Today we’ll be talking a little about ”the bumps in our lives”.
Doctor Glas, Hjalmar söderberg
We want to be loved; failing that, admired; failing that, feared; failing that, hated and despised.
At all costs we want to stir up some sort of feeling in others.
Our soul abhors a vacuum.
At all costs it longs for contact.
In buddhism our main goal is somewhat the opposite of this, we want to have as little “Dukkha” as possible.I have spoken of Dukkha before, saying:
"Samsara is when you have the knuckles of your hand put together.
Nirvana is when your palms of your hand is put together.
Dukkha is when you move your hands.
Dukkha is more related towards “the indifference, incompability of things" than "suffering”."
And this is actually what söderberg is talking about, when he puts forth this classical quote in his novel, from an different perspective.
I talked to a friend of mine the other day, who was having trouble about being “dissed” by some of his “friends”, who did not want to have anything with him to do, basically.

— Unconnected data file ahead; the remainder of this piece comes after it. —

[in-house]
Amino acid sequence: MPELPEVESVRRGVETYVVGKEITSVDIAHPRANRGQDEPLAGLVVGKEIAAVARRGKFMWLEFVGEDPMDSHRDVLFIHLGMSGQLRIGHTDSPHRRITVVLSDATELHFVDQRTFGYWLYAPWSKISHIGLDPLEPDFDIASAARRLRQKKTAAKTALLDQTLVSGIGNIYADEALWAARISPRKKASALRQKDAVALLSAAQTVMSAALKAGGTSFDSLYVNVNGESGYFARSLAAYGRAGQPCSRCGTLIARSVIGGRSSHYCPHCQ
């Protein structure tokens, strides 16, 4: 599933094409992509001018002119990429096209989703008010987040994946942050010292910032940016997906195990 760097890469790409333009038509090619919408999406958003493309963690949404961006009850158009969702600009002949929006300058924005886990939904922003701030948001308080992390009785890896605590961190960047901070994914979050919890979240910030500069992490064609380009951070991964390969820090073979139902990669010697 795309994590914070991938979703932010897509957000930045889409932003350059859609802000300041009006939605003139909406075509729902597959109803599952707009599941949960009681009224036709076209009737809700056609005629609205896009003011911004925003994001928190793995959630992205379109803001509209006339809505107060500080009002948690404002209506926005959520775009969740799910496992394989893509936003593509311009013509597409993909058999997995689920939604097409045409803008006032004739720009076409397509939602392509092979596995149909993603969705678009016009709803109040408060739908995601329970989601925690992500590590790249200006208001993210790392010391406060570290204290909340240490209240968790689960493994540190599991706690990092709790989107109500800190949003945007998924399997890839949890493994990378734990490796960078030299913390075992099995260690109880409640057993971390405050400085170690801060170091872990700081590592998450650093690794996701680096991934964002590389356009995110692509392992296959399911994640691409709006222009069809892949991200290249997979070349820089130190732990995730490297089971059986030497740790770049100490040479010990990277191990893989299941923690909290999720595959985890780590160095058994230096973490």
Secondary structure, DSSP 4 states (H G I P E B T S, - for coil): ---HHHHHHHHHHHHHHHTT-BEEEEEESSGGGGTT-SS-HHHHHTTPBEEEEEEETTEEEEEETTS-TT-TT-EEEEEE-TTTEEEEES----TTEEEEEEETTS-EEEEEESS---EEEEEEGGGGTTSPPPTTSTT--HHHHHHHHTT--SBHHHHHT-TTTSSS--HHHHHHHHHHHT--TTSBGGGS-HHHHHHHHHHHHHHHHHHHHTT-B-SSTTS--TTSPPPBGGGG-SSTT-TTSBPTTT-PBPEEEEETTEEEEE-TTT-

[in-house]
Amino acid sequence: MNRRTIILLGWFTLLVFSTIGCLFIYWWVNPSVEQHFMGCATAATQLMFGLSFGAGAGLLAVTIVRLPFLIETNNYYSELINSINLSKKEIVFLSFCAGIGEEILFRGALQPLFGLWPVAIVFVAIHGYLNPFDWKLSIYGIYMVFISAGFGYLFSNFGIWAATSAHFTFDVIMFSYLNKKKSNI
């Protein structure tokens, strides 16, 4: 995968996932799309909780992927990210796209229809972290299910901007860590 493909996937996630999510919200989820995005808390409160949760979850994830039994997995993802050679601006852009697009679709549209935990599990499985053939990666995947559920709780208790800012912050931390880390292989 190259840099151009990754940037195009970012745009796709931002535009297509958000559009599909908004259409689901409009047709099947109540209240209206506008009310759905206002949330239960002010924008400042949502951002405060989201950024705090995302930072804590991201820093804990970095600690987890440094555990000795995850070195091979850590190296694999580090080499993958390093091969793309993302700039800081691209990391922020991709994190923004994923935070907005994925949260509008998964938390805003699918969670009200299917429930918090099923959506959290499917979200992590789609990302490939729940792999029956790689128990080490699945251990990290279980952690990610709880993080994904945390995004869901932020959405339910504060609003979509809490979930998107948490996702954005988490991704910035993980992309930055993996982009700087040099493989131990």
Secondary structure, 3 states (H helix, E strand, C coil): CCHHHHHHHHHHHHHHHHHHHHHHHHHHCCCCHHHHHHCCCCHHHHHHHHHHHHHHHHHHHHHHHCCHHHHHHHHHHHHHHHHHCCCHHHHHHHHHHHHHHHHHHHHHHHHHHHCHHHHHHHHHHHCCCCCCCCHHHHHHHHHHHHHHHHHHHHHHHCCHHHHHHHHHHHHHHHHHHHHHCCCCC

I also have some friends who are having troubles with their parent’s growing old and others just having their life being “hard on them”.
It’ s hard sometimes.
I’m not saying it isn’t but I’m also not saying it shouldn’t be.
It’s all in the practice.
Steve Hagen puts it this way in "Buddhism is not what you think":
"According to the Buddhadharma (the teaching of the awakened), our effort is to live fully and compassionately in this world of muddy water without churning it up all the more.
To do this , we only need to realize that whatever comes our way is already of the whole and cannot be done away with. "
Dogen puts it like this in Shobogenzo Genjokoan:
“And though it is like this, it is simply that flowers, while loved, fall; and weeds, while hated, flourish.”
Try not to cling to the feeling, even though it’s hard, just live with it.
It is what it is, and maybe not what you think it is.
May the force be with you